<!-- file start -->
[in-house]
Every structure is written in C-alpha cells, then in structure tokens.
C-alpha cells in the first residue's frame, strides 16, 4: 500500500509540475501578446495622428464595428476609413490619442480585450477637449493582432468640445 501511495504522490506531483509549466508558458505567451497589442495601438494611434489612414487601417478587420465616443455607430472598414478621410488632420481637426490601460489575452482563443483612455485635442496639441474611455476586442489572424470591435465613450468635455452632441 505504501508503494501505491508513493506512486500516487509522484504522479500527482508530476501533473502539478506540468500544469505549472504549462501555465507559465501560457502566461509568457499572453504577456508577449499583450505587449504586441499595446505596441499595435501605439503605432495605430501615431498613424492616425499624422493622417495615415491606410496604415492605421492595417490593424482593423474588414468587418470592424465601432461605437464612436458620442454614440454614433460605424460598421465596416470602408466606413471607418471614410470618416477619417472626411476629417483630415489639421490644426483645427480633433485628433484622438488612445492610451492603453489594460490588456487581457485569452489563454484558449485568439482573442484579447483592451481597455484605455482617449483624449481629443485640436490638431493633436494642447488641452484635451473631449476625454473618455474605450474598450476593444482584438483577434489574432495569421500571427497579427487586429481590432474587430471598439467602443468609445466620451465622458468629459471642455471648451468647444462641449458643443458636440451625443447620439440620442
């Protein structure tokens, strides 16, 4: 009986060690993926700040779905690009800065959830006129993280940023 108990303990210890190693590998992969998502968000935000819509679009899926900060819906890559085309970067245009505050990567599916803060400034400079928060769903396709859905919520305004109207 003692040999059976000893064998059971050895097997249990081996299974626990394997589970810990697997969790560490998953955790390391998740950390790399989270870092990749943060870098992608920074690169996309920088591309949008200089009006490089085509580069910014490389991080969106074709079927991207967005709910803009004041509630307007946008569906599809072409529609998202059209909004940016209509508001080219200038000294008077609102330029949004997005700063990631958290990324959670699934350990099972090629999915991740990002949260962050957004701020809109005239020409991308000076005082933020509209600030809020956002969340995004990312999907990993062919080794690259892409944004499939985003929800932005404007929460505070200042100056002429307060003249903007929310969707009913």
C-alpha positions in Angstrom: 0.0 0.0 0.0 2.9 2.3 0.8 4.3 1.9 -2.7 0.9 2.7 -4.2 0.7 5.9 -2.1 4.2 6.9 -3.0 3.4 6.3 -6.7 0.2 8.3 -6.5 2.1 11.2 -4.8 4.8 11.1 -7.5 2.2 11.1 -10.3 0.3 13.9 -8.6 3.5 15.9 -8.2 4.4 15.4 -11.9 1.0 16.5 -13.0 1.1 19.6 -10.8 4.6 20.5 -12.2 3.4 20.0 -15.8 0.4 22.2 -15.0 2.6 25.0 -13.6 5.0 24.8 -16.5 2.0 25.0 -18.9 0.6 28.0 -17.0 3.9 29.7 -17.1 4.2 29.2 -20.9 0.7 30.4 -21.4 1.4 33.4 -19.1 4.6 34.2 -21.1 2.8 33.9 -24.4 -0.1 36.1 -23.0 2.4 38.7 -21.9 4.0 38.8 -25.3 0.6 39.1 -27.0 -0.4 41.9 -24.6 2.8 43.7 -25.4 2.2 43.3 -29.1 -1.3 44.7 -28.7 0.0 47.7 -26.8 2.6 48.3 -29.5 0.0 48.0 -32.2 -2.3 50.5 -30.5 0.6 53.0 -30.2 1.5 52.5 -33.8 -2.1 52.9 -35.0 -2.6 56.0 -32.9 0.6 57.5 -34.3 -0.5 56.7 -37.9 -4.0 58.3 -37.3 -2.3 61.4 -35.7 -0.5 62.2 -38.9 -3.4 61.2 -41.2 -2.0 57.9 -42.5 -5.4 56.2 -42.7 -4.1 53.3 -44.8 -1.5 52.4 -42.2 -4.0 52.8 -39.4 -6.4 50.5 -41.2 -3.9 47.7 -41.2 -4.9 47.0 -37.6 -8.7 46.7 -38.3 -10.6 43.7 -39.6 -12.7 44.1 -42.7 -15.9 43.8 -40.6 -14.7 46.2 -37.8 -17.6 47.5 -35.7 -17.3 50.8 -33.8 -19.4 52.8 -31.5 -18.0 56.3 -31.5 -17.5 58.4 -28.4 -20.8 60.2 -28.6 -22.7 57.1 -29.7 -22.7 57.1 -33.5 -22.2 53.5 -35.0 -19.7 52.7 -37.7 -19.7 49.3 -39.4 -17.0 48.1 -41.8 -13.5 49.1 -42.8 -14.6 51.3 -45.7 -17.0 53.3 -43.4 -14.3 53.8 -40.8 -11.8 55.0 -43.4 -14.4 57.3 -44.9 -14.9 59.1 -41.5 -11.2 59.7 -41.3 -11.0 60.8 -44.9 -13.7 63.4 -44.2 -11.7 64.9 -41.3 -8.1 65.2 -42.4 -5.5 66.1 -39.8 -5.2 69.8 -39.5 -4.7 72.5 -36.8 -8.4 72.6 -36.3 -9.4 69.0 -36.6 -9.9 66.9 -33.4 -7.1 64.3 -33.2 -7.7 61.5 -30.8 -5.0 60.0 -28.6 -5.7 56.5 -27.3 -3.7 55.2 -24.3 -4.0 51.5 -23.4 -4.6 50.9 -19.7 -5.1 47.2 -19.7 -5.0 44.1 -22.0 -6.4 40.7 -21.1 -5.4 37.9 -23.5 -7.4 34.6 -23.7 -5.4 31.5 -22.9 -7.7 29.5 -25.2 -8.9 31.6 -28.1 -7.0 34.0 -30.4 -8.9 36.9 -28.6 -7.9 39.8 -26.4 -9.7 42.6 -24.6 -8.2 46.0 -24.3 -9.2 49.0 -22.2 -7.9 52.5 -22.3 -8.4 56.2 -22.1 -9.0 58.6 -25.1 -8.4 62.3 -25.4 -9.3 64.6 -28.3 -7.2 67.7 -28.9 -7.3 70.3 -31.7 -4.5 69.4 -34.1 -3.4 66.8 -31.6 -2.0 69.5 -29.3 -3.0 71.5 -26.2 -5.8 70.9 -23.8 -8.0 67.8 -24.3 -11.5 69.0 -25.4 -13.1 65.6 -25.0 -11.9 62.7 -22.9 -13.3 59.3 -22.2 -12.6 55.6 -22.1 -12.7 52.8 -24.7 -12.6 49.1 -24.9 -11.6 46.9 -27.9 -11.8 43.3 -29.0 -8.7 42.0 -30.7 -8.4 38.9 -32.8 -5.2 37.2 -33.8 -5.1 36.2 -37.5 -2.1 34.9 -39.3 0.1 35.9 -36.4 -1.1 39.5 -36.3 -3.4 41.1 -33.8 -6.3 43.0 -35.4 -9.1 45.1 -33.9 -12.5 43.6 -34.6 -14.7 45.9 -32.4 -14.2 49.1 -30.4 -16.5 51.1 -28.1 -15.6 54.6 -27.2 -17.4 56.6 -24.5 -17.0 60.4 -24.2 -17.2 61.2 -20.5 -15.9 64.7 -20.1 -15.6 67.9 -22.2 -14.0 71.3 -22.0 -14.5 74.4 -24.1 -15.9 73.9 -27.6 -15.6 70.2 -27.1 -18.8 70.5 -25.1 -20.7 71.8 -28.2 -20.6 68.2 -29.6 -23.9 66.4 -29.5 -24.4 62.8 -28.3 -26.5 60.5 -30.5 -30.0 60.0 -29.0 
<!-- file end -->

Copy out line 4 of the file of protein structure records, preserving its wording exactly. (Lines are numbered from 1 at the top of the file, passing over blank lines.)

């Protein structure tokens, strides 16, 4: 009986060690993926700040779905690009800065959830006129993280940023 108990303990210890190693590998992969998502968000935000819509679009899926900060819906890559085309970067245009505050990567599916803060400034400079928060769903396709859905919520305004109207 003692040999059976000893064998059971050895097997249990081996299974626990394997589970810990697997969790560490998953955790390391998740950390790399989270870092990749943060870098992608920074690169996309920088591309949008200089009006490089085509580069910014490389991080969106074709079927991207967005709910803009004041509630307007946008569906599809072409529609998202059209909004940016209509508001080219200038000294008077609102330029949004997005700063990631958290990324959670699934350990099972090629999915991740990002949260962050957004701020809109005239020409991308000076005082933020509209600030809020956002969340995004990312999907990993062919080794690259892409944004499939985003929800932005404007929460505070200042100056002429307060003249903007929310969707009913």